“Linebackers can play a little bit dizzy. Quarterbacks can’t play when they’re dizzy.” These are just a few of the rambling statements made by Bill Romanowski on 5/9/12 in an interview with Chris McKendry on ESPN’s SportsCenter. He made remarks in response to Cris Carter’s comments the previous day regarding bounties. Carter alleged that years ago, Romanowski threatened to intentionally injure him before a game. Romanowski denied the allegation but went on to talk about how intensely he played the game – in his opinion, it wasn’t a good enough hit if he didn’t end up with dizziness or seeing stars. He actually used the phrase “getting his bell rung.” Seriously?? It’s poor form to use that phrase these days. He then went on to say, “This is football. This isn’t volleyball or baseball…” which implies that playing with a head injury should be the norm in football.
Statements like his make me cringe. I can’t believe this train of thought still occurs, especially with the recent suicides of retired NFL players and the impressive research regarding CTE. I really can’t believe that ESPN would interview a guy like Romanowski, given his obvious ignorance about concussion management. I understand his compulsion to respond to Carter’s allegation. And I understand that he played in a different time. It was okay to play “with your bell rung” in his days. But to still speak of it so callously? As they say on Monday Night Countdown, “Come on, man!”
Just as concerning were Derrick Mason’s comments on Outside The Lines on the very same day. “I don’t worry about concussion or head trauma as much at a younger age, because these kids don’t generate as much force as NFL players.” Clearly he doesn’t understand that kids are more susceptible and that their developing brains are much different than those of adults. I’m not saying that all NFL players, current and retired, should understand every aspect of concussion assessment, management, etc., but I do think that ESPN should be more careful about these interviews. Someone watching this show, who doesn’t understand much about concussion, may listen to Mason’s comments and believe them. What if a young father takes Mason’s comments to his son’s Pee Wee football game? To Mason’s credit, he believes that if a player is questionable for a concussion, he should sit out at least two games, no questions asked. At least something is sinking in.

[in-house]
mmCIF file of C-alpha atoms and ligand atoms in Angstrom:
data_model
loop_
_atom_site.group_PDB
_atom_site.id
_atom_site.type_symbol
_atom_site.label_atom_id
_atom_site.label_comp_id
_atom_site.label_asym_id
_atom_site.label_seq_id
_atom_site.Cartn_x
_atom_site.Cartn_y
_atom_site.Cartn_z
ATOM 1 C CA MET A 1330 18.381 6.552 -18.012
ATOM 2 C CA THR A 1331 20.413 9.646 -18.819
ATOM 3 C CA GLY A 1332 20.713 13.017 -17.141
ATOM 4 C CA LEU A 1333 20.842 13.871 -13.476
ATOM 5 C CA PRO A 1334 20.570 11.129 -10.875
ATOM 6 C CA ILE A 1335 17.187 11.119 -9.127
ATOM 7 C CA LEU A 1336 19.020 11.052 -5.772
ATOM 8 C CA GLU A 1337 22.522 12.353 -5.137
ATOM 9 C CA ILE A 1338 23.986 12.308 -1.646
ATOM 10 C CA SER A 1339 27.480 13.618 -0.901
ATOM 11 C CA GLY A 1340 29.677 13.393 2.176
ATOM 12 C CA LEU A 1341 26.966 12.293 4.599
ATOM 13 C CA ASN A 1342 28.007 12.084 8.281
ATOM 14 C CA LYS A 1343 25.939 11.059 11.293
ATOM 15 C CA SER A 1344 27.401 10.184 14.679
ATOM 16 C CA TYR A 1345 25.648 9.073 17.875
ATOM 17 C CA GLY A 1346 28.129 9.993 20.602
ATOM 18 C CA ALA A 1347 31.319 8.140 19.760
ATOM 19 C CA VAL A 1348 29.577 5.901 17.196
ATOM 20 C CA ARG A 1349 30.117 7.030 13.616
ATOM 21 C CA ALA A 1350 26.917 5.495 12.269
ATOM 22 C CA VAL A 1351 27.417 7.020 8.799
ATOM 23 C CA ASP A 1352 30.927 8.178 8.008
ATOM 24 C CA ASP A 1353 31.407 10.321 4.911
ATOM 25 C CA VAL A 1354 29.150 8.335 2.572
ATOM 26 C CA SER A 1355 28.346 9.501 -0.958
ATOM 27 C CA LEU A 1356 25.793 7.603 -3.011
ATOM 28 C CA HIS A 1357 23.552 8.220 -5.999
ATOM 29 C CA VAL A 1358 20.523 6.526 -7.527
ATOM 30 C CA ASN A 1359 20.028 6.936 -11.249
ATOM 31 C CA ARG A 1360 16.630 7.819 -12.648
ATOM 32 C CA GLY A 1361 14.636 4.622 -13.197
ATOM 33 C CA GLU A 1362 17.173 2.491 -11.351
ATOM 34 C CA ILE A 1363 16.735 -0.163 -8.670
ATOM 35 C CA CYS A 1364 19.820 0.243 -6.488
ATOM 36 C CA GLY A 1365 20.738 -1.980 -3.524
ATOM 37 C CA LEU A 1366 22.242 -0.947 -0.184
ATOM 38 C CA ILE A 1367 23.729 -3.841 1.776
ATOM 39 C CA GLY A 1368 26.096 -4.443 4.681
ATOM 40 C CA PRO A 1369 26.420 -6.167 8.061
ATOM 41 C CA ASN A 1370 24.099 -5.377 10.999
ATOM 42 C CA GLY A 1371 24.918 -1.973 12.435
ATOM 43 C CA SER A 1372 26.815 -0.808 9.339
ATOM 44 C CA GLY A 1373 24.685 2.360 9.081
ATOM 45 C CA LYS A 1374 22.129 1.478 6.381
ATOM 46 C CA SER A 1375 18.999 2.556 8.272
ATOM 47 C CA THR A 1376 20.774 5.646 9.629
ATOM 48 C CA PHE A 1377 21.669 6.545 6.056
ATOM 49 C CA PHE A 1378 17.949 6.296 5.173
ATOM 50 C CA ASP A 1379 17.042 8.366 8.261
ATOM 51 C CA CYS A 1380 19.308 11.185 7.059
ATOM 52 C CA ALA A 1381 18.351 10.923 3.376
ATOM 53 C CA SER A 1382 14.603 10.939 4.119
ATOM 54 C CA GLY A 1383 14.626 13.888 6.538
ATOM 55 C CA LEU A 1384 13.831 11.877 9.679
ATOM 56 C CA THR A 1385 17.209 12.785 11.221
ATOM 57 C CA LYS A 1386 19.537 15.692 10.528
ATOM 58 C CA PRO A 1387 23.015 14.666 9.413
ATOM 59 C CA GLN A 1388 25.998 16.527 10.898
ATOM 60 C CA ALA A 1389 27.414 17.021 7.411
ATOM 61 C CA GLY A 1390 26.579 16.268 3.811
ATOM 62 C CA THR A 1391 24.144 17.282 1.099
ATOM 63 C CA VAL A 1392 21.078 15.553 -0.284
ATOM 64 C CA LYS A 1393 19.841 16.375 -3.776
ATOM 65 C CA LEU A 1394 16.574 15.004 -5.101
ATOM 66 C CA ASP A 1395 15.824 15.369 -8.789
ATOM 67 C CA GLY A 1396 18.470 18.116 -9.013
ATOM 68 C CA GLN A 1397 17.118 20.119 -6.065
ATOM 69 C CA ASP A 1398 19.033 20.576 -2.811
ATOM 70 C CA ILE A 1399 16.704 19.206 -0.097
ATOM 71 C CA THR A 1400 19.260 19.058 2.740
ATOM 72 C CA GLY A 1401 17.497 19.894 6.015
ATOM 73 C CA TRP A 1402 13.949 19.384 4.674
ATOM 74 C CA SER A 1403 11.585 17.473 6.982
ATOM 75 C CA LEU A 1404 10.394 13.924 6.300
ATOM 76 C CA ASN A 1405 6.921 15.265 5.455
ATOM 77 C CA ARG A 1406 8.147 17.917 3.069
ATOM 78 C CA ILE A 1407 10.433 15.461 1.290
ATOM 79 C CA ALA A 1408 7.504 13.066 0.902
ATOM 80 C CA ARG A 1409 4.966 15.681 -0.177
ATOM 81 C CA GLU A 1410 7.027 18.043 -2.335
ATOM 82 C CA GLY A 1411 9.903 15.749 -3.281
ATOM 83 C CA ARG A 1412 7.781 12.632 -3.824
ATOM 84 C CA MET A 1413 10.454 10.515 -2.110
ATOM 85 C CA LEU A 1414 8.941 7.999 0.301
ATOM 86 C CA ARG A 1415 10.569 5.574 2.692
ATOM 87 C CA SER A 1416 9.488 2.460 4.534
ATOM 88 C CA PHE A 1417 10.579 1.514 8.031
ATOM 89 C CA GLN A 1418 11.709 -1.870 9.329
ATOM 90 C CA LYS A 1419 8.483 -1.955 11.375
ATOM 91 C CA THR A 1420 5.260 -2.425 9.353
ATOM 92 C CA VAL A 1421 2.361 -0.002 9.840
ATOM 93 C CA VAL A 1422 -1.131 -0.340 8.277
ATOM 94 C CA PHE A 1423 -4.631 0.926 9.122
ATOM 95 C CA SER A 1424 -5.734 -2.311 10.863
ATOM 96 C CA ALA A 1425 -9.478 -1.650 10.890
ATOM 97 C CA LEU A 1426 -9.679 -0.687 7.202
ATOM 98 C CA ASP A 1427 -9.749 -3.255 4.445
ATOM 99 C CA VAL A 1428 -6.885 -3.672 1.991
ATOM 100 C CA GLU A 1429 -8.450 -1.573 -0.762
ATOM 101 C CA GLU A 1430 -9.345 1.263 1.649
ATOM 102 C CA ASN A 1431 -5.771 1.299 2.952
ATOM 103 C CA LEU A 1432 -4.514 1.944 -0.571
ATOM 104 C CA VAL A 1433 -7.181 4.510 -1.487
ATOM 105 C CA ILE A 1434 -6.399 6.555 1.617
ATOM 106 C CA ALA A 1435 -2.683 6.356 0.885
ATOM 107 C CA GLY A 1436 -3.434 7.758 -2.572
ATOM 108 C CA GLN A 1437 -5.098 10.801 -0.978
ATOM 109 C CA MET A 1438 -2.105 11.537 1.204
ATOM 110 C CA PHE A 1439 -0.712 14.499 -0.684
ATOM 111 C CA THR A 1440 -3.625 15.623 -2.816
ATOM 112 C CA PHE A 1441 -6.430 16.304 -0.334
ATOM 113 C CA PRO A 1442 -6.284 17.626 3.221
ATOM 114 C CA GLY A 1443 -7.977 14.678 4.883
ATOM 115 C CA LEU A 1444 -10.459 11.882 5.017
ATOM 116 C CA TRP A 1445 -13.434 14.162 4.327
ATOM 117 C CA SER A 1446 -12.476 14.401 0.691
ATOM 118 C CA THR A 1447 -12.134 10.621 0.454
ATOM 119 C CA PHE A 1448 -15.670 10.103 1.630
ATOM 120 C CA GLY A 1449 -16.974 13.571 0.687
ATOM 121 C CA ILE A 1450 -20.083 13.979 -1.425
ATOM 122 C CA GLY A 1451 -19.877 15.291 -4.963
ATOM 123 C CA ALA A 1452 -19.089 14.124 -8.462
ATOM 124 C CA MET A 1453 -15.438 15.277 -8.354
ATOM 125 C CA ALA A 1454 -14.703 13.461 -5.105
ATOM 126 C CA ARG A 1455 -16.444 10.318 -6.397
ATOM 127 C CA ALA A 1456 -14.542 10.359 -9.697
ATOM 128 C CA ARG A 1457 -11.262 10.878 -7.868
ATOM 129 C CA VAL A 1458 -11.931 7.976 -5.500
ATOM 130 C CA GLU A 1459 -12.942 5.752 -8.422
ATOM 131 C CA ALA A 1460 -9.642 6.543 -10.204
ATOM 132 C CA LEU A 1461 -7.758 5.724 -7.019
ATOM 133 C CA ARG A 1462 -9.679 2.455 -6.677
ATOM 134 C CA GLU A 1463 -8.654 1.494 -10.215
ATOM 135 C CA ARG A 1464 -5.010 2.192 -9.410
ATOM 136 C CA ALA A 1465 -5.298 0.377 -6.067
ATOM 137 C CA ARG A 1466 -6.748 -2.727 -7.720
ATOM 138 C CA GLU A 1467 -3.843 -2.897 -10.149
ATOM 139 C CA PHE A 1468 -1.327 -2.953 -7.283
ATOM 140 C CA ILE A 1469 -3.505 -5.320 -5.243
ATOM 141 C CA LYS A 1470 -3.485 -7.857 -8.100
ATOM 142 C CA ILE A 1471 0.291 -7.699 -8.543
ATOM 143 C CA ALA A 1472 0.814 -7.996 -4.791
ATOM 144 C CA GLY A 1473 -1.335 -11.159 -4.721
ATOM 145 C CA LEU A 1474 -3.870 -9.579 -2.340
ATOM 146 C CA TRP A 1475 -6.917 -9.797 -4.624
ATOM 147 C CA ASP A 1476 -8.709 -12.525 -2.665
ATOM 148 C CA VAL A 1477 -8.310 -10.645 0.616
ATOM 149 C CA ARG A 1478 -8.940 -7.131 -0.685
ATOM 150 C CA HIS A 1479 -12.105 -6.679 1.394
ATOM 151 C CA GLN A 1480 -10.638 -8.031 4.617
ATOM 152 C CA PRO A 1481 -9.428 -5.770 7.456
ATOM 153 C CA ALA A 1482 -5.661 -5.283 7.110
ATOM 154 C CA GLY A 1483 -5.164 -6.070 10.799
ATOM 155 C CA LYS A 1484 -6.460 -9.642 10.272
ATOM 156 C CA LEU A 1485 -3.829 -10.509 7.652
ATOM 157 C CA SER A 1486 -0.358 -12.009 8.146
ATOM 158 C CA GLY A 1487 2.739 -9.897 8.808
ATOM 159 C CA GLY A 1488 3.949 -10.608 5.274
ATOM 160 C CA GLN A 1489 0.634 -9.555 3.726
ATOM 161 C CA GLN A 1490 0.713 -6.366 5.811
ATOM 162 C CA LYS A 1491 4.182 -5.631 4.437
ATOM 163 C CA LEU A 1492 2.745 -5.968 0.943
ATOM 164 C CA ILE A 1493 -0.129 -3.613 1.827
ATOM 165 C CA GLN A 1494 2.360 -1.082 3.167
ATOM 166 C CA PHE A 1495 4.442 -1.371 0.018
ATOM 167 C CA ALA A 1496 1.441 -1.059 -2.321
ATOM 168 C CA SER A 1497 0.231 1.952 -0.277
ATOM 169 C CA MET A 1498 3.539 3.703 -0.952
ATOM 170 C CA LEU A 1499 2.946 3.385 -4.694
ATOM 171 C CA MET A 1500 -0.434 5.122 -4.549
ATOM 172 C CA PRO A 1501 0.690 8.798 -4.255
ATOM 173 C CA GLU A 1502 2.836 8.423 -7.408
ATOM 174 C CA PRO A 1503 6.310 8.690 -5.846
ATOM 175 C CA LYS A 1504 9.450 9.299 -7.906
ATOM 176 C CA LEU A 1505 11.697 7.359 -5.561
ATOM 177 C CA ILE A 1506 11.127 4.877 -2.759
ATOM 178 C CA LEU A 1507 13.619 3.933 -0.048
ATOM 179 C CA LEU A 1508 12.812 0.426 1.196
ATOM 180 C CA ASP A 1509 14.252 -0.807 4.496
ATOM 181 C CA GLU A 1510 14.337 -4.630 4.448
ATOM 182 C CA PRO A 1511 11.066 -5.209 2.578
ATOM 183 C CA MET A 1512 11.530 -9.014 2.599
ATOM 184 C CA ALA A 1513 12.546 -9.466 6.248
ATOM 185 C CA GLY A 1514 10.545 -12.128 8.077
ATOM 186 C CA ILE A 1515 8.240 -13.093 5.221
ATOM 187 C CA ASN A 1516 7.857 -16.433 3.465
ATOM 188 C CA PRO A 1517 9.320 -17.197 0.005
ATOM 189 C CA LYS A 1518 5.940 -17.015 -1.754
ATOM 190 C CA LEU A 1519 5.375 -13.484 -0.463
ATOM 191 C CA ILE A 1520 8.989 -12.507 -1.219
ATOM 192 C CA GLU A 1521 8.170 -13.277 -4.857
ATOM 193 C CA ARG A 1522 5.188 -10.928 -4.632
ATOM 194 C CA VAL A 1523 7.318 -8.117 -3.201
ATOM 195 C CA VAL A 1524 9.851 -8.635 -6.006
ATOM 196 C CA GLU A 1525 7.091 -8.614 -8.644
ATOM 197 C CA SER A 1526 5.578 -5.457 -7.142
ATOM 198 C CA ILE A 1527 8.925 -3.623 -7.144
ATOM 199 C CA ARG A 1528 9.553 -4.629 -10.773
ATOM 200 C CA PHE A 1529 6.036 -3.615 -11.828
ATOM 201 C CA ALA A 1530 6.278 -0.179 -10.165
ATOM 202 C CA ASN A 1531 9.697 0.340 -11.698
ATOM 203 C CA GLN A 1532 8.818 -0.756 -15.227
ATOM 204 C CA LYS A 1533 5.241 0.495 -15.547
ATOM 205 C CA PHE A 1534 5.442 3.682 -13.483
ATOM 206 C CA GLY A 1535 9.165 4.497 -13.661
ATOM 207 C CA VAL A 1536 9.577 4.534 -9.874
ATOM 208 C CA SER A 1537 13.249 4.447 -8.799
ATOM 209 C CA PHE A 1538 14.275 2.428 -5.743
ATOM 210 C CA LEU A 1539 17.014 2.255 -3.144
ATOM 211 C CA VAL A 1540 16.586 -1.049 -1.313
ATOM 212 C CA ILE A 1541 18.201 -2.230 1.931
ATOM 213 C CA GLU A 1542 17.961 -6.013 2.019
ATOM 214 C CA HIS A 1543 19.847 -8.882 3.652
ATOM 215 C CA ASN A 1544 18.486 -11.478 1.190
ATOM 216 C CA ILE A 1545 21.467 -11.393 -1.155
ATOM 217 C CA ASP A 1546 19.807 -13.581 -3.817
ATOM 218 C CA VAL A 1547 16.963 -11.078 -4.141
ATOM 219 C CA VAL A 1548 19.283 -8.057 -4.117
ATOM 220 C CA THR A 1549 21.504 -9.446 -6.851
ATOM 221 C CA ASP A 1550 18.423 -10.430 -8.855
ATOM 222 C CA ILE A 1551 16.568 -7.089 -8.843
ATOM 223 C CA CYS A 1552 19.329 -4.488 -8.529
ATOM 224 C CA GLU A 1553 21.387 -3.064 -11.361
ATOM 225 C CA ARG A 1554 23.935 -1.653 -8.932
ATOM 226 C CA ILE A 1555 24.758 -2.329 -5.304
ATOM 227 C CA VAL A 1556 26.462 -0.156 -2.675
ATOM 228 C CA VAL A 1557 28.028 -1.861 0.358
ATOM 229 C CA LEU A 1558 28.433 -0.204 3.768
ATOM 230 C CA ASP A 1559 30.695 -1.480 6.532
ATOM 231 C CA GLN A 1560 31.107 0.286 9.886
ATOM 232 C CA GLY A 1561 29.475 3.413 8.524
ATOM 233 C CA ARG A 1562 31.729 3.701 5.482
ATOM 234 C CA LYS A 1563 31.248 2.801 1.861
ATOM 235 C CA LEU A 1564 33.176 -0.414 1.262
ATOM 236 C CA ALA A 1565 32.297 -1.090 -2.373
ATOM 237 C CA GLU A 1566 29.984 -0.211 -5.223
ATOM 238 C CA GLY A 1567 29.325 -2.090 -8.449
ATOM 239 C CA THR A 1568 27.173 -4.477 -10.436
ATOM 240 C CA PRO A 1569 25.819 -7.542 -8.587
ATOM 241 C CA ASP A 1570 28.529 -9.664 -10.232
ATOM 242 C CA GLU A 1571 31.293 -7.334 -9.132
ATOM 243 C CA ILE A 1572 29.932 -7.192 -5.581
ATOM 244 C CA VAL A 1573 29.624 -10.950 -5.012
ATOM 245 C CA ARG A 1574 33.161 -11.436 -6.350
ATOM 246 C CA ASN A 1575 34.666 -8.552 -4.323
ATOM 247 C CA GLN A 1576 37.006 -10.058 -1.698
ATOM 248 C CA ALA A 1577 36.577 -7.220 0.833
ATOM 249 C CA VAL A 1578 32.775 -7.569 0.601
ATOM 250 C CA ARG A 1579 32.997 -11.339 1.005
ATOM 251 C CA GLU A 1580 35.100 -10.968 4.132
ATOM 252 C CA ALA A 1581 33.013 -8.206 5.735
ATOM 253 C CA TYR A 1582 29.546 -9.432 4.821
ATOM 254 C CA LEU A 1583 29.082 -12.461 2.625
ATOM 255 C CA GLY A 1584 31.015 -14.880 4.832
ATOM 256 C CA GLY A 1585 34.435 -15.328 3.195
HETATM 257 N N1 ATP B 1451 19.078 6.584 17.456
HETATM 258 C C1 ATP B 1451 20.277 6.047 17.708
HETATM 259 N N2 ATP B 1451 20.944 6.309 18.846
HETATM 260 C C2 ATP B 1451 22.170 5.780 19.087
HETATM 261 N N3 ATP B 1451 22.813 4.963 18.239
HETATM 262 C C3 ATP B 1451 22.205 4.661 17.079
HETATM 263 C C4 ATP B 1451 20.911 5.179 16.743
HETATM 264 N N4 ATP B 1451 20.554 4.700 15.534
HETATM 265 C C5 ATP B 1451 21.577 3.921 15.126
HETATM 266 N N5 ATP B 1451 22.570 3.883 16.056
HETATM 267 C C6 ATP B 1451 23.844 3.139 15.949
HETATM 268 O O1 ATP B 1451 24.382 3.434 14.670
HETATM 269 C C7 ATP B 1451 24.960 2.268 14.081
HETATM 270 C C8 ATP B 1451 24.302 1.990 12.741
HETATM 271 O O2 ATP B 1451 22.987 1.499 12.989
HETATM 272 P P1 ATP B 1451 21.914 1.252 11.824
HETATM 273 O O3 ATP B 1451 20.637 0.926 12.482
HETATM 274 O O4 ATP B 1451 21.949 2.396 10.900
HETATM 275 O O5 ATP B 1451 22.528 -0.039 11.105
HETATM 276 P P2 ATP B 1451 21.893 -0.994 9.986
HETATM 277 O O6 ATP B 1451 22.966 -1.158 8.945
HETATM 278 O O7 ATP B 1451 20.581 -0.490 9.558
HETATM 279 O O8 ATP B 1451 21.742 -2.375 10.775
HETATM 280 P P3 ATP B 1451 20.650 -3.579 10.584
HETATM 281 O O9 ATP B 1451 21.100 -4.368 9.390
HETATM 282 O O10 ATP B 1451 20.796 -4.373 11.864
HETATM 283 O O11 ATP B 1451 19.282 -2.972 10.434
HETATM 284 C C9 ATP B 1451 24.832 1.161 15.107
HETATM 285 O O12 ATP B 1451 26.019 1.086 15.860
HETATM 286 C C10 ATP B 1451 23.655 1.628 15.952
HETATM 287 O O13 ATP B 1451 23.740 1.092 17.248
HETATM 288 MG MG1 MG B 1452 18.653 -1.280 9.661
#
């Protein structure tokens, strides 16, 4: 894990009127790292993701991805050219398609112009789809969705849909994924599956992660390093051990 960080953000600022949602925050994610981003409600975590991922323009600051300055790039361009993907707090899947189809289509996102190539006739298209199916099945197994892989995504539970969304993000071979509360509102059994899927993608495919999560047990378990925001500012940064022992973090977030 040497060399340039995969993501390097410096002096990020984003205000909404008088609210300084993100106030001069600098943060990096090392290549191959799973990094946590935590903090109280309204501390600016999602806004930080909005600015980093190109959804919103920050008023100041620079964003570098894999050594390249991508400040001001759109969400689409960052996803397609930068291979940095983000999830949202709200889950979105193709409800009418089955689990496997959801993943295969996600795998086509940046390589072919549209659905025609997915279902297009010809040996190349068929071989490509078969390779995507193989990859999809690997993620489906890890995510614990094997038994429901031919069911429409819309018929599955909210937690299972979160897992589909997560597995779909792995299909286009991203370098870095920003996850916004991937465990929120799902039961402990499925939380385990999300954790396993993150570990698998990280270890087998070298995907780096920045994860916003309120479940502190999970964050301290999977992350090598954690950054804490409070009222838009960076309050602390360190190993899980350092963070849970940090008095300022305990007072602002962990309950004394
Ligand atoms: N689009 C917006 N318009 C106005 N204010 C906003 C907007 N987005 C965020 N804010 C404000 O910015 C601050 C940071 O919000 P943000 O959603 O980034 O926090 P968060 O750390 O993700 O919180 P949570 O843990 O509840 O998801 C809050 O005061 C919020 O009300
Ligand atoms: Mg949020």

This stuff is dangerous, and we need to be careful about what information is put out there for people to see and hear. It’s a hot topic right now. As a sports medicine professional, I’ll be the first to admit that we still have a lot of work to do before we fully understand concussion and all it involves. The good news is that this issue has become more well-known and discussed. I just hope the discussion doesn’t involve Bill Romanowski anymore.